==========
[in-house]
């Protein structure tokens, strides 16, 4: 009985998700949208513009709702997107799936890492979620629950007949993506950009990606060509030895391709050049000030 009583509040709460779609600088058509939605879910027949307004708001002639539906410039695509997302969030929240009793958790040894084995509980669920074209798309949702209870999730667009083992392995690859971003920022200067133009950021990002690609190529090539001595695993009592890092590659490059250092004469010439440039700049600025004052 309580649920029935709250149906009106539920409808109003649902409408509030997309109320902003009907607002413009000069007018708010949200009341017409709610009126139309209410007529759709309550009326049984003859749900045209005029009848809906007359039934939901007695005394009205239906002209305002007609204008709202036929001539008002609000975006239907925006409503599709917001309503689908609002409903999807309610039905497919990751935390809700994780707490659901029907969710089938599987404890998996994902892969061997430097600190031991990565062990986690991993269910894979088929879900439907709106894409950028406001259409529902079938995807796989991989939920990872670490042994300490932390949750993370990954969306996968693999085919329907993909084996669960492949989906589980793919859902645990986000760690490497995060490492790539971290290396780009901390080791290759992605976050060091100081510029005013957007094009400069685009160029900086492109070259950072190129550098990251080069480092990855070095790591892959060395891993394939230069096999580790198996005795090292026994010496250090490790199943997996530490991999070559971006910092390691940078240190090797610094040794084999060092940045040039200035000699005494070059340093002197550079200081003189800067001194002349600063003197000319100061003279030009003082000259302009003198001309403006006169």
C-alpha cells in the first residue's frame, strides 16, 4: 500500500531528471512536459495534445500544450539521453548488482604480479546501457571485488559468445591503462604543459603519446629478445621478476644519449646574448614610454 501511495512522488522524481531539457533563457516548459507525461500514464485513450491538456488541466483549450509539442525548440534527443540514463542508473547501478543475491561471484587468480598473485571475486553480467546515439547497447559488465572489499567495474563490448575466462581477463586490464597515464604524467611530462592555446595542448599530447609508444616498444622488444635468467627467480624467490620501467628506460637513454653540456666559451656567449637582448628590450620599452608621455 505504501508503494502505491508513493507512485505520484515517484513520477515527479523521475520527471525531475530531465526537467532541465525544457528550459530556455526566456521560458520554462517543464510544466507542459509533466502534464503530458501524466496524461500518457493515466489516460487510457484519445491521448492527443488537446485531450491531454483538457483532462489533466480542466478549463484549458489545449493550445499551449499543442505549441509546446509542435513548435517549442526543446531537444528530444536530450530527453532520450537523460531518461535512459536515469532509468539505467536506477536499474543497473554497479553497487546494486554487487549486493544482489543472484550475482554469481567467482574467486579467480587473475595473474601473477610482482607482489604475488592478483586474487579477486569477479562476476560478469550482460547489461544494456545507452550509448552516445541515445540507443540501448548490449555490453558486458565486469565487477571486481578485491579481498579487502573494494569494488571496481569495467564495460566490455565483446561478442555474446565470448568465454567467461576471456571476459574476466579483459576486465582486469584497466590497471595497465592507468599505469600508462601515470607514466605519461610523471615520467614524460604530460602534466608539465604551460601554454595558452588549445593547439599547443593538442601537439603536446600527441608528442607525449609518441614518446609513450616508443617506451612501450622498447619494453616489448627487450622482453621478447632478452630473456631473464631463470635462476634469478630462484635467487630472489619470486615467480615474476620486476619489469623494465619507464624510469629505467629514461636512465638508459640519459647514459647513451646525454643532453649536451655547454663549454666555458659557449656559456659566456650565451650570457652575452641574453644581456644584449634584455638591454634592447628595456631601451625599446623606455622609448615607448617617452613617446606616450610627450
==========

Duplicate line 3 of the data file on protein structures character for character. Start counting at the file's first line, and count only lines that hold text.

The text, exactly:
C-alpha cells in the first residue's frame, strides 16, 4: 500500500531528471512536459495534445500544450539521453548488482604480479546501457571485488559468445591503462604543459603519446629478445621478476644519449646574448614610454 501511495512522488522524481531539457533563457516548459507525461500514464485513450491538456488541466483549450509539442525548440534527443540514463542508473547501478543475491561471484587468480598473485571475486553480467546515439547497447559488465572489499567495474563490448575466462581477463586490464597515464604524467611530462592555446595542448599530447609508444616498444622488444635468467627467480624467490620501467628506460637513454653540456666559451656567449637582448628590450620599452608621455 505504501508503494502505491508513493507512485505520484515517484513520477515527479523521475520527471525531475530531465526537467532541465525544457528550459530556455526566456521560458520554462517543464510544466507542459509533466502534464503530458501524466496524461500518457493515466489516460487510457484519445491521448492527443488537446485531450491531454483538457483532462489533466480542466478549463484549458489545449493550445499551449499543442505549441509546446509542435513548435517549442526543446531537444528530444536530450530527453532520450537523460531518461535512459536515469532509468539505467536506477536499474543497473554497479553497487546494486554487487549486493544482489543472484550475482554469481567467482574467486579467480587473475595473474601473477610482482607482489604475488592478483586474487579477486569477479562476476560478469550482460547489461544494456545507452550509448552516445541515445540507443540501448548490449555490453558486458565486469565487477571486481578485491579481498579487502573494494569494488571496481569495467564495460566490455565483446561478442555474446565470448568465454567467461576471456571476459574476466579483459576486465582486469584497466590497471595497465592507468599505469600508462601515470607514466605519461610523471615520467614524460604530460602534466608539465604551460601554454595558452588549445593547439599547443593538442601537439603536446600527441608528442607525449609518441614518446609513450616508443617506451612501450622498447619494453616489448627487450622482453621478447632478452630473456631473464631463470635462476634469478630462484635467487630472489619470486615467480615474476620486476619489469623494465619507464624510469629505467629514461636512465638508459640519459647514459647513451646525454643532453649536451655547454663549454666555458659557449656559456659566456650565451650570457652575452641574453644581456644584449634584455638591454634592447628595456631601451625599446623606455622609448615607448617617452613617446606616450610627450